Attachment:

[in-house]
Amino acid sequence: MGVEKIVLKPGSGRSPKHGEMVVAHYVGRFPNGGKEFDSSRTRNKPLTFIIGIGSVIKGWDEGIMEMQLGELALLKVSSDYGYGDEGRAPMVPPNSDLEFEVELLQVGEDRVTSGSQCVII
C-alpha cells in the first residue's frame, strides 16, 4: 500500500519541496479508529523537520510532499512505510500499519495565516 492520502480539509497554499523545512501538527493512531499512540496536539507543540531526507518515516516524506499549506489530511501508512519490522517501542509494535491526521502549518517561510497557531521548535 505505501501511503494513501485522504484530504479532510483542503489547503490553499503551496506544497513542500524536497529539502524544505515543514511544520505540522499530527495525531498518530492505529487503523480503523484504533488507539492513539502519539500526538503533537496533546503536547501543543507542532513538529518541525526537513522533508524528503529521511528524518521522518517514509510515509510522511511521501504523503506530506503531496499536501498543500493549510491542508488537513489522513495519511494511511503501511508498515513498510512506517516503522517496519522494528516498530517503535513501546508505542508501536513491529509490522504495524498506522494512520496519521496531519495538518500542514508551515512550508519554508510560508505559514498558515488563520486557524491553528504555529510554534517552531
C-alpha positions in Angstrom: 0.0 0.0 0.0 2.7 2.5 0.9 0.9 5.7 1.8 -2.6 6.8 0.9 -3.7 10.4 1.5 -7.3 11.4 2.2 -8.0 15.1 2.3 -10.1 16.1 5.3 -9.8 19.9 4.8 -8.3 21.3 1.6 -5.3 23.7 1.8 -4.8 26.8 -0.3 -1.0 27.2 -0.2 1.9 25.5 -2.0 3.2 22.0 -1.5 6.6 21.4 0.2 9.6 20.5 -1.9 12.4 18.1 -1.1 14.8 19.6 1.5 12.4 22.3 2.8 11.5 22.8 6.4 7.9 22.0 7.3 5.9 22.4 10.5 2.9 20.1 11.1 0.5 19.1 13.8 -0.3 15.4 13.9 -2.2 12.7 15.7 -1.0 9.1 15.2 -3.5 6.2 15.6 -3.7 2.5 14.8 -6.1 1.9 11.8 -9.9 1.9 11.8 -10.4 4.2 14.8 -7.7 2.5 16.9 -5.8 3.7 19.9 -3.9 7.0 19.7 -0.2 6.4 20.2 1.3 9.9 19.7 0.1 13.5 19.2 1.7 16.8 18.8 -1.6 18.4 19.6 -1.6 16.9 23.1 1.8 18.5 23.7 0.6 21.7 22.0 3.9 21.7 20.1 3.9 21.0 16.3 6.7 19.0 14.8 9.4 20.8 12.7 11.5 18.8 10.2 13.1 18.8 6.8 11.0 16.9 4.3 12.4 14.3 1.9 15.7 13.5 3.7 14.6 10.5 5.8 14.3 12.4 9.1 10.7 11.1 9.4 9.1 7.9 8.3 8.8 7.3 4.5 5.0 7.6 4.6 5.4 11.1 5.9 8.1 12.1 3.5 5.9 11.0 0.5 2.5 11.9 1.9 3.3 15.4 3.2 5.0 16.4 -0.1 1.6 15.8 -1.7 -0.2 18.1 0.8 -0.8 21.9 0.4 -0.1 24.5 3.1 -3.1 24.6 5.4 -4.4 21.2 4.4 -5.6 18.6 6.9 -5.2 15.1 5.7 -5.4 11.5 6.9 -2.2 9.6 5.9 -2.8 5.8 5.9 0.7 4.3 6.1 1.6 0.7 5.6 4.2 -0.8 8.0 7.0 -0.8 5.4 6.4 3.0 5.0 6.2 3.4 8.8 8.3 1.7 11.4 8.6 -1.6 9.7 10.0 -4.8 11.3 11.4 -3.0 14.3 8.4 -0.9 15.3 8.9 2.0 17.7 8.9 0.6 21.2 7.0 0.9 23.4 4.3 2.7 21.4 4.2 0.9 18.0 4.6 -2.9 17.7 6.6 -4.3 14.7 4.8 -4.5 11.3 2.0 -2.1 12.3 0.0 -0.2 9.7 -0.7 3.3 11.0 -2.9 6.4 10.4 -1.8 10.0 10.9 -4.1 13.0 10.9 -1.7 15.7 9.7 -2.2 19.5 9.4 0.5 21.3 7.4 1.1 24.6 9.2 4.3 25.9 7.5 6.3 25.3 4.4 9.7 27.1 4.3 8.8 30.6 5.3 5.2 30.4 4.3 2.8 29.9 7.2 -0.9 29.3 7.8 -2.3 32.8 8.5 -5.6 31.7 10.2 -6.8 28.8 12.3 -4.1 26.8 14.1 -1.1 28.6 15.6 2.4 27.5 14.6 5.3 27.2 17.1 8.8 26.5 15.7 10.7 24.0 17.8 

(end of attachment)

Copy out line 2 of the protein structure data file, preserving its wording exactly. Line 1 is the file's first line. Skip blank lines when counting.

Amino acid sequence: MGVEKIVLKPGSGRSPKHGEMVVAHYVGRFPNGGKEFDSSRTRNKPLTFIIGIGSVIKGWDEGIMEMQLGELALLKVSSDYGYGDEGRAPMVPPNSDLEFEVELLQVGEDRVTSGSQCVII